She reached the sidewalk and flew low over the gutters, looking for a bit of sparkle. Most of the time, she darted down, only to be disappointed by bits of broken glass.   Tonight, she was lucky and found three pennies. It’s better than she’d done all week.

She flew home with the pennies and pushed them into the piles that lined her burrow. She settled into her hoard, and it soon warmed up as it conducted her heat.   She would be warm this winter as she hibernated.

And when she woke up, it was spring. Her time outside was running out. Myrtle spent more time peeking into windows and spying from trees. The robins had returned and kept her company in the afternoon. They told her stories about strange people and scary cats and worms eaten at dawn when they tasted best.

The people mostly kept to themselves. The animals were a little friendlier. But everyone seemed so busy now that spring was here.   They dashed about fixing up their shelter and checking in with all their favorite places.

And so, Myrtle watched the sky. She loved the sunsets and sunrises. She loved the clouds that so easily changed their shapes from one moment to the next. She loved the rain that fell from nowhere and washed everything clean again.

She loved the graceful trees and flowers and the brilliant green that was everywhere. She even tried eating berries, at the urging of the squirrel family.   They tasted sticky and far too sweet.   She didn’t love the berries.

And then it was summer again and time to go home.   Her family met her at the entrance to the cave. They cheered when she stepped inside. “How was it?” they asked. “Was it dirty? Was it scary? Was it awful?”

“It was nice,” Myrtle said. “I think I may want to go out again someday.”


The Real Story

Red quietly closed the door and hung up her riding hood in the closet. She tiptoed into the kitchen and set the basket on the counter.   The kitchen lights turned on.   Her mom stood in the doorway.   Red groaned.

“Tell me why you’re getting home so late,” Mom said.

“Well, you see, it’s like this,” Red said. “I would have come home on time, but I couldn’t.”

“Why not?” Mom asked.

“Ummm. I was eaten by a wolf,” Red said.

“You were eaten by a wolf on the way to Grandma’s house,” Mom said. She raised an eyebrow. Red hated it when she did that.

“No, really,” Red said. “A wolf ate me.”

“And yet you’re still here,” Mom said.

“A woodsman saved me. You know, the one who checks in on Grandma? He cut the wolf open and I was just fine, except for being late of course.”

Mom sighed. “The woodsman happened to walk by and cut open a wolf?”

“He probably thought it looked suspicious because it was wearing Grandma’s clothes,” Red said. “And it made a lot of noise when it ate me.”

“The wolf was wearing Grandma’s clothes,” Mom said slowly.

“Yeah, I imagine he put them on after he ate Grandma.   You know, to trick me,” Red said.

“How did he know you were coming?” Mom asked.

“I told him I was going to Grandma’s house when I met him in the woods,” Red said. She patted the basket. “He asked about the basket.”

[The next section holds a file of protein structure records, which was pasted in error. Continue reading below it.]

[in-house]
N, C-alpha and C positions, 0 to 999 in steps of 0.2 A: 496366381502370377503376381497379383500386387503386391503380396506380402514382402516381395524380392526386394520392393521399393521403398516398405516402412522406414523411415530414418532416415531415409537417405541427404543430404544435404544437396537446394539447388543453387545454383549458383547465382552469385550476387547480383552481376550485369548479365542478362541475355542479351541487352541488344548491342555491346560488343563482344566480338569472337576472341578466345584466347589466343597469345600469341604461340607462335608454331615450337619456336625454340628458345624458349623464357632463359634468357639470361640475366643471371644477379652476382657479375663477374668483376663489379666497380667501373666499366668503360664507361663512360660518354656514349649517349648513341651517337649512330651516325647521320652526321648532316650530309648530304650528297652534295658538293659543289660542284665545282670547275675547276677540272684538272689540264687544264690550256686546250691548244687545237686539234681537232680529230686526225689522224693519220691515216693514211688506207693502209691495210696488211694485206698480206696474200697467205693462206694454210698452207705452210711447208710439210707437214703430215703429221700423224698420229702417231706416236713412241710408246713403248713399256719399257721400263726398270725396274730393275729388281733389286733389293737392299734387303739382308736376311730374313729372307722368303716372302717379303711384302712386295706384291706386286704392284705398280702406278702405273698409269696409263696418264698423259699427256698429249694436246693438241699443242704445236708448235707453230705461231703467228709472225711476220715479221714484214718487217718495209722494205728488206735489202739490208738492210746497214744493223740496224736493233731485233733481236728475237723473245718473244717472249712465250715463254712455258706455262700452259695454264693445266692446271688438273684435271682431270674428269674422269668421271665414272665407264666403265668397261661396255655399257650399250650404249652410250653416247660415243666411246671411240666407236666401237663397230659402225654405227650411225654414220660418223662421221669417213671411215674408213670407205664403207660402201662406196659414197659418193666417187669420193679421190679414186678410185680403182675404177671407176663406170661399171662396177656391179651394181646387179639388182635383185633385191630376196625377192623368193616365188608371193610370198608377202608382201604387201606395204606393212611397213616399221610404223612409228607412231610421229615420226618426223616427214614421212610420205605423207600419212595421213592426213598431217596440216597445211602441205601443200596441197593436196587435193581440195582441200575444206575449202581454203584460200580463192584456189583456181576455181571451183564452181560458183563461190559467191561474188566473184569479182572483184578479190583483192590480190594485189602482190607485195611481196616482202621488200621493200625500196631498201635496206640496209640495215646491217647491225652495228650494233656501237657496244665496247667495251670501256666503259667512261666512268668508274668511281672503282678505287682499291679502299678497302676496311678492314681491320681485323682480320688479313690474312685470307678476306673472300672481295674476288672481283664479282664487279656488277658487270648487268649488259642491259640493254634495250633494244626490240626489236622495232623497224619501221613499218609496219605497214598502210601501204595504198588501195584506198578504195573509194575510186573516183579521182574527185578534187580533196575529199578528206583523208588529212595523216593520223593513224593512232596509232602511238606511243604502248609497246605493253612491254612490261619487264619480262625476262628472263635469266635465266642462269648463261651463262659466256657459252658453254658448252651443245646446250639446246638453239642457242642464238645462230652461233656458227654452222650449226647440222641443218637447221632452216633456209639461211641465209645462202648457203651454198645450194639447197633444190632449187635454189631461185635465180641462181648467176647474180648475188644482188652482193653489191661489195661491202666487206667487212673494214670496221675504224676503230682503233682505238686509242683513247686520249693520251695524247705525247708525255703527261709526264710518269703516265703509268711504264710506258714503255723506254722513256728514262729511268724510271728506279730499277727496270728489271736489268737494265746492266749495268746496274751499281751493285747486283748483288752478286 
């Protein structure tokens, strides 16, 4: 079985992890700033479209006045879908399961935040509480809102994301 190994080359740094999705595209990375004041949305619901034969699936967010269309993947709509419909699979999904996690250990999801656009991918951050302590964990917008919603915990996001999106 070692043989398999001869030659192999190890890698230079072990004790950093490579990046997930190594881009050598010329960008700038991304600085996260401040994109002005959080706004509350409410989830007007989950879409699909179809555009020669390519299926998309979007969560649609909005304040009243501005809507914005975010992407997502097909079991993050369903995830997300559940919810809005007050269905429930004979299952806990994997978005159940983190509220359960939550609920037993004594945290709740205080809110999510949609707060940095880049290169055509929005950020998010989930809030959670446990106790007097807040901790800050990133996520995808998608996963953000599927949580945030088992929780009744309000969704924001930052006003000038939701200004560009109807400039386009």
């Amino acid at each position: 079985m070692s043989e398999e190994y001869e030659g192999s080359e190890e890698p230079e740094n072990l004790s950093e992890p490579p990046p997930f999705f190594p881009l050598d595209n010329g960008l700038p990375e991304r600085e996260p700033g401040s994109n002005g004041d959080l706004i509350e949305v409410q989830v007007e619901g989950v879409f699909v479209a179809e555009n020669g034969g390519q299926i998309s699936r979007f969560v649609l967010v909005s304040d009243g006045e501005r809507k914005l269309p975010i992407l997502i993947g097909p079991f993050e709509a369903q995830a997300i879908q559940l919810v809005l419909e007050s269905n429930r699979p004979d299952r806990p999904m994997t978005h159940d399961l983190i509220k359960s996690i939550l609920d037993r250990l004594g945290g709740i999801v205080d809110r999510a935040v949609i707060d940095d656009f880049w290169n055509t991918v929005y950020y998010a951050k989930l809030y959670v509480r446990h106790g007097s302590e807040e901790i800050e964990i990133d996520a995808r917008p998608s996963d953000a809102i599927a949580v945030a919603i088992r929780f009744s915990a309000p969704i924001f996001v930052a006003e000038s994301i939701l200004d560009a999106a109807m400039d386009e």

“So the wolf talked to you. And then he found your Grandma’s house and ate her?” Mom asked.

“Yup,” Red said. “Boy was it cramped in that wolf’s stomach. And dark and squishy. I felt really bad for Jonah. But I imagine he had a little more elbow room. After all, whales are a lot bigger than wolves, and he was in there by himself.”

“And the wolf dressed as Grandma to trick you?” Mom asked.

“He dressed in her clothes and hid in her bed and pretended to be her, so that I’d walk right up close,” Red said.

“And that worked?” Mom asked.

“Well, I noticed right away that his eyes were too big to be Grandma’s eyes. And his ears were too big to be Grandma’s ears. And his teeth…”

“Yes, yes,” Mom said. “Of course they were. And you didn’t notice that the face shape was wrong, or that he was covered in fur?”

“No,” Red said. “Mostly I noticed his teeth. They really weren’t like Grandma’s at all. They were all sharp and pointy.”

“And then he swallowed you whole and you ended up inside the wolf with Grandma,” Mom said.

“That’s why I’m late,” Red said. “All that time waiting for the woodsman while the wolf slept.   He snored quite loudly. In fact, I think it gave me a headache. I should probably go to bed now. Maybe I should sleep in tomorrow, too. It was pretty traumatic to be eaten. We should probably never talk about it again.”

“Red…” Mom said.

“Oh, and don’t mention this to Grandma. She’s probably traumatized too. After all, the wolf ate both of us,” Red said.

“Elfreda Louise Renard,” Mom said. “Tell me the truth. Did you really meet a talking wolf that ate you and your Grandma?”


“Elfreda.” Mom raised her eyebrow again.

Red sighed. “No. There wasn’t a wolf.” She reached into the basket and pulled out a book.   “I took my new book with me on my walk.   I ate all the cookies you sent for Grandma while I read my book in the woods. Grandma never remembers whether I come of not so I thought it wouldn’t make a difference, but I lost track of time.”

“Thank you for telling me the truth,” Mom said.

“Does that mean I won’t be punished?” Red asked.

Mom frowned. “You ate Grandma’s cookies and told me a lie. To make up for that, tomorrow you get to help me make another batch of cookies, and I’ll go with you this time to deliver them.”

“But mom,” Red said. “I’ve got plans for tomorrow.”

Mom raised her eyebrow.

“Fine,” Red said. “But that eyebrow thing really isn’t fair.”

Another Frog Prince